"IF YOU HAD ASKED ME, when I was ten years old, what I wanted to do," Douglas-Hamilton says, "I'd have said: I want to have an airplane; I want to fly around Africa and save the animals."
Aviation was part of his lineage. His father, Lord David Douglas-Hamilton, had commanded a Spitfire squadron in the Battle of Malta and then died on a reconnaissance mission later in World War II; his three uncles had also been distinguished Royal Air Force (RAF) fliers. One of those uncles had earlier become the first man to pilot an open-cockpit biplane (he was dressed warmly) over the summit of Mount Everest, just for the sheer glorious hell of doing it. After the war Iain's mother was remarried, to a kindly man who read Iain stories about Africa and who took the family to live in Cape Town, then died abruptly himself. At age 13, Iain found himself back in Britain at a Scottish boarding school, nurturing dreams of a getaway. As an undergraduate at Oxford, he would have joined the RAF Volunteer Reserve, following the path of his father and uncles, but poor vision disqualified him. Zoology, fortunately, didn't require 20/20 eyesight.
"Science for me was a passport to the bush," he says, "not the other way around. I became a scientist so I could live a life in Africa and be in the bush." Almost wistfully, he adds, "I would've liked to have been a game warden." But for a young Scotsman who spoke no Swahili, in the early 1960s, just before Kenyan independence, such a civil employment position was out. So he went to Tanzania as a research volunteer and then was offered a project in a small area called Lake Manyara National Park. With a bit of money from selling some inherited stock, he bought himself an old 150-horsepower Piper Pacer, nimble enough for tracking big animals, and learned by trial and error to land it on rocky airstrips.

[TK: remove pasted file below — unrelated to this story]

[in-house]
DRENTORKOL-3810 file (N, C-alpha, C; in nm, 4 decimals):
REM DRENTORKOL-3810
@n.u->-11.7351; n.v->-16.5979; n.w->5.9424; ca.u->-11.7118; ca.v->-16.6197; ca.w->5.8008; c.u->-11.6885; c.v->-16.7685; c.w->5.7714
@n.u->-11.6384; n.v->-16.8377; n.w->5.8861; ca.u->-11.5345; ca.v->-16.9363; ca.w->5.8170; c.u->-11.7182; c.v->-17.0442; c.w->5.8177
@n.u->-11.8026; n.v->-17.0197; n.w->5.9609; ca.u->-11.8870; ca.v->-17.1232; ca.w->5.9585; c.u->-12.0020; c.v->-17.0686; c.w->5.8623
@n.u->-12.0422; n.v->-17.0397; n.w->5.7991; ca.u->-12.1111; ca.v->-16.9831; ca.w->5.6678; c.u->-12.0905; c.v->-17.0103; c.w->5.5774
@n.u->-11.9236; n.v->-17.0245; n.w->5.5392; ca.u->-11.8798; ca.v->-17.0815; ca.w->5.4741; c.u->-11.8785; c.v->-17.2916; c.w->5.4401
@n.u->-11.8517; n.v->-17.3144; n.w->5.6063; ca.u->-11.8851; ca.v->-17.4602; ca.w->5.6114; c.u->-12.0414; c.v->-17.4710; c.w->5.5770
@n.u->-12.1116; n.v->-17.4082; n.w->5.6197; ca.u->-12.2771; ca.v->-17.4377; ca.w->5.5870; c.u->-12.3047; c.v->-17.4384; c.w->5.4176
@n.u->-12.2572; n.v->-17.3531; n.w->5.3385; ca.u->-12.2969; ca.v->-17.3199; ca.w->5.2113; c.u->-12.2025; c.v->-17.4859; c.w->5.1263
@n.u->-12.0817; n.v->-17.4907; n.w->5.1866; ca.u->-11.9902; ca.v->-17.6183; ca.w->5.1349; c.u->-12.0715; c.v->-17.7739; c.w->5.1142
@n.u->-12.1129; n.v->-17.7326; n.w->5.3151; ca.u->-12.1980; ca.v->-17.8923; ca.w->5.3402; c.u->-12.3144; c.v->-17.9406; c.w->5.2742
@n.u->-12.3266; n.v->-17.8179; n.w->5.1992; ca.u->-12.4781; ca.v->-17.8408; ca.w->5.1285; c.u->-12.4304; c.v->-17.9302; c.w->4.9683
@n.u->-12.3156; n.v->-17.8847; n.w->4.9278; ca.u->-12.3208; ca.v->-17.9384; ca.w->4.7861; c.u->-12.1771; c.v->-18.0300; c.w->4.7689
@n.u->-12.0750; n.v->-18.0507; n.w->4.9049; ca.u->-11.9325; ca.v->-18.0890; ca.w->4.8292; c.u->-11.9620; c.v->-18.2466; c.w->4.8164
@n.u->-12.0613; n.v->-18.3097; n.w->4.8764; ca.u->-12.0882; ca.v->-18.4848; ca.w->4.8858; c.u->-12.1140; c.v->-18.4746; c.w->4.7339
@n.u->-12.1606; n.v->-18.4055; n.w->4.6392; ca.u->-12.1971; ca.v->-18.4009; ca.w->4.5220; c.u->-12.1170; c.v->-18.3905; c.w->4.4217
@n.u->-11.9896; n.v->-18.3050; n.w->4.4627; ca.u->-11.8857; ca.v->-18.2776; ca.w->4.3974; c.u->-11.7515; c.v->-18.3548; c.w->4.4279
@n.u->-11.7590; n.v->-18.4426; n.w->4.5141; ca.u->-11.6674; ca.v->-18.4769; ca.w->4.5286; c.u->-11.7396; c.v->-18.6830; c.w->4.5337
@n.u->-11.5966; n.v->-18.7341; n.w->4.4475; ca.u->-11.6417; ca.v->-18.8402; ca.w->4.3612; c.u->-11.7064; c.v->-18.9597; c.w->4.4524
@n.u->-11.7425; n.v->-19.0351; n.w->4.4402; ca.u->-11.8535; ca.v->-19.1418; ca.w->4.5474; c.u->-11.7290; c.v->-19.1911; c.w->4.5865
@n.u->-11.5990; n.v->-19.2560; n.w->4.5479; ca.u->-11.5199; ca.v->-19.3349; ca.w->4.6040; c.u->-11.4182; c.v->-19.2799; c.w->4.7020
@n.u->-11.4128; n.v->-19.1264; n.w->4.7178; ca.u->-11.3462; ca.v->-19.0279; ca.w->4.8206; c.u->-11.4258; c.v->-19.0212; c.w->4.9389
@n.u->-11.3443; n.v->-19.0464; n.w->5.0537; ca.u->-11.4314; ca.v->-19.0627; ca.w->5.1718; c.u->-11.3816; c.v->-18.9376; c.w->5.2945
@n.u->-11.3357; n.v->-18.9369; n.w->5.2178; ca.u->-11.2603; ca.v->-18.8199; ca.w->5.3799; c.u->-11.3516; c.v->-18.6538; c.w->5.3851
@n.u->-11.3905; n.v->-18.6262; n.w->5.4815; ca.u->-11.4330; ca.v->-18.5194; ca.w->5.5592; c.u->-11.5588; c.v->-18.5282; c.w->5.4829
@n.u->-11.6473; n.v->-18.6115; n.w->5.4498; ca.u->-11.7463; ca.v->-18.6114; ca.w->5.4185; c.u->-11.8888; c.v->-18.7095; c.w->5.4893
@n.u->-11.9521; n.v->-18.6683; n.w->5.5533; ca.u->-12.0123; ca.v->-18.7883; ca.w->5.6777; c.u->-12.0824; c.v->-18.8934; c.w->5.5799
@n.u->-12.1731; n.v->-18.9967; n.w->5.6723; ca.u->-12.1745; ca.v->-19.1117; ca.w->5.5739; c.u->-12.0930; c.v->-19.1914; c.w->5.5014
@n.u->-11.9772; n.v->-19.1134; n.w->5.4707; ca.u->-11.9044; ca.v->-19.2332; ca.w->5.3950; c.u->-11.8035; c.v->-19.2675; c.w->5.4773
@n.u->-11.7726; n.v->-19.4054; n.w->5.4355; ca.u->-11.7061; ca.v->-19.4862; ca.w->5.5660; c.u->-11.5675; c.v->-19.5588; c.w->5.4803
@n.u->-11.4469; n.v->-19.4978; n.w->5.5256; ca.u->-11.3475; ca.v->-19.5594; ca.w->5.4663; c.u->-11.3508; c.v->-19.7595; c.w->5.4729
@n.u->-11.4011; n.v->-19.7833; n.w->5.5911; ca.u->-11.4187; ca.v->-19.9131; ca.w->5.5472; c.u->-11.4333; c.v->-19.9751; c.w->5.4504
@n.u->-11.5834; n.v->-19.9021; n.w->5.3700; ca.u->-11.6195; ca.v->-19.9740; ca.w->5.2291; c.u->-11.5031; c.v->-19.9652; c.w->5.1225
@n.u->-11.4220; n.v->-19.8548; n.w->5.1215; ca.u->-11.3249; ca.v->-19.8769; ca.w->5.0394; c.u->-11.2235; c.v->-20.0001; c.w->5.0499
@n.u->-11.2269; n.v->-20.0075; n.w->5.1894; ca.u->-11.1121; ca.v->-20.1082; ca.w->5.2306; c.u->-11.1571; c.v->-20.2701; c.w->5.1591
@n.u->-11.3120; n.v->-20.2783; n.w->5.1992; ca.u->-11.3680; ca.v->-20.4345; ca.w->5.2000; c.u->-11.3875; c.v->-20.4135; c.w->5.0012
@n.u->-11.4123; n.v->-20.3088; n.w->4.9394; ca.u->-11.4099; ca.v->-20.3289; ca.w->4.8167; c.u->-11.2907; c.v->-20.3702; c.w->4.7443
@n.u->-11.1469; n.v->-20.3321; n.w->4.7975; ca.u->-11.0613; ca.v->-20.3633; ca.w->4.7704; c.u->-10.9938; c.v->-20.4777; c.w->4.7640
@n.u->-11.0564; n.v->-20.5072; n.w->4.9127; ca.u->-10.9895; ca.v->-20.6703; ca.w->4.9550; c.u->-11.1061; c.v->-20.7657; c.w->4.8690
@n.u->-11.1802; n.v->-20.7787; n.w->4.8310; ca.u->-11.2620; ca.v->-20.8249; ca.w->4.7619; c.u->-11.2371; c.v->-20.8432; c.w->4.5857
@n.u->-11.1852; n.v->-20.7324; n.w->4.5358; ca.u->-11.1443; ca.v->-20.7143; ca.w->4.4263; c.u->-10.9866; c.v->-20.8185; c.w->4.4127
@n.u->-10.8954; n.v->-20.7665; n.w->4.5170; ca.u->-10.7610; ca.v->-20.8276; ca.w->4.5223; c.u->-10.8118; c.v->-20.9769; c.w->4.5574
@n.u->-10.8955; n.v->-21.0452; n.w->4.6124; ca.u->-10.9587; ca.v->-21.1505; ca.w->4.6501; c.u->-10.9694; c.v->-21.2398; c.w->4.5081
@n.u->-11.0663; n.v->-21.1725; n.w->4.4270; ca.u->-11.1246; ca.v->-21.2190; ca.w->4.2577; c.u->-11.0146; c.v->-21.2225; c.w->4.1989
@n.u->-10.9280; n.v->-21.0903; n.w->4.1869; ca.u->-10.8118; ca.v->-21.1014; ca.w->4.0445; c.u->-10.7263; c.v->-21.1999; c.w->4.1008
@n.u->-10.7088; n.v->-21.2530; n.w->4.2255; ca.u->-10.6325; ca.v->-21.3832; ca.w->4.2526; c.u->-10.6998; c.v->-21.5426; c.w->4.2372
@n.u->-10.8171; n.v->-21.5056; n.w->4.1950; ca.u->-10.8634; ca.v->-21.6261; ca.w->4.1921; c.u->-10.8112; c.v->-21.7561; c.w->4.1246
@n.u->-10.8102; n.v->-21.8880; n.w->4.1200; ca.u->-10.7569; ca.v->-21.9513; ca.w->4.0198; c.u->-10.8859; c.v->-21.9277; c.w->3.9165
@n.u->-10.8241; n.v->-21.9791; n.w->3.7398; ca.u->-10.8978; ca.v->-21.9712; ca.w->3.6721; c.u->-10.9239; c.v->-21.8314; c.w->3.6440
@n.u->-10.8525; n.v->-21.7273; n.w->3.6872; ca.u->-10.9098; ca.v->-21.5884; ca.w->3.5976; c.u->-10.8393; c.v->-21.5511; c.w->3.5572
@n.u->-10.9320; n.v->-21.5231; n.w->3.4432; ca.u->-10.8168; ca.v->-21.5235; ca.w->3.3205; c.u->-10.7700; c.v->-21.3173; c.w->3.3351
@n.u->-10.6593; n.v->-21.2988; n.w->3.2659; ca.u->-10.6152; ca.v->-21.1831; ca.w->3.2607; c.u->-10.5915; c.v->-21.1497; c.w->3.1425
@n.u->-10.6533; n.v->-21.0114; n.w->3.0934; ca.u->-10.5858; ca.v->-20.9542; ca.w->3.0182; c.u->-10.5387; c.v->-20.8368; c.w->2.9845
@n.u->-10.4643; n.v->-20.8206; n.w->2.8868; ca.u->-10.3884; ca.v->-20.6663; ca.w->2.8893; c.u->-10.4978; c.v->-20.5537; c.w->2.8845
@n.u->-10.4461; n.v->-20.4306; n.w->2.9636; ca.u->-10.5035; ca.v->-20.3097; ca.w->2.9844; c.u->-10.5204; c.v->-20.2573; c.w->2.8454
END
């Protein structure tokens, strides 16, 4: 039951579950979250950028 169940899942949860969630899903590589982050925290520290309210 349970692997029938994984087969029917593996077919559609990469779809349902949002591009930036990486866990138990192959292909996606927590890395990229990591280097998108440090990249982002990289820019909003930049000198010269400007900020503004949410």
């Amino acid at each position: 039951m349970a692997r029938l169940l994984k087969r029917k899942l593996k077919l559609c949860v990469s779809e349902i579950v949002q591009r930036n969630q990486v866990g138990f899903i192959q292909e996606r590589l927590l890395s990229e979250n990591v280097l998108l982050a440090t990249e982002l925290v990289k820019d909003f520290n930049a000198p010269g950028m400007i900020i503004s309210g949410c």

There at Manyara, Douglas-Hamilton did the first serious study of elephant social structure and spatial behavior (where they go, how long they stay) using radio telemetry. It earned him a doctorate at Oxford. He also became the first student of elephants to focus closely on living individuals, not just trends within populations or the analysis of dead specimens. He used photographic records of visual patterns—unique ear notches and perforations, tusk shapes—for identification of animals in the field. He got to know the elephants one by one, noted their individuating traits, gave them names, watched their social interactions. He had a favorite named Boadicea, a great matriarch with long tusks that converged almost to a point, who made emphatic threat charges but whose bluff could be called by standing firm. There was another, a one-tusked female he called Virgo, very different from Boadicea, who acquired the habit of approaching his vehicle and reaching out toward Douglas-Hamilton with her trunk. After four years of slowly decreasing wariness, she would greet him with raised trunk and let him tickle her on its sensitive underside. He witnessed the infancy of a male named N'Dume, born to a female called Slender Tusks; he watched the calf learn to suckle, to use his trunk efficiently for grazing, and (on pain of chastisement) to avoid collapsing the water holes his mother had dug. Noticing the distinct traits of individuals and the generalized patterns within a population, Douglas-Hamilton began to wonder about motivations. What did elephants need? What did they want? How did their movements on the landscape reflect those cravings? What sort of choices did they make?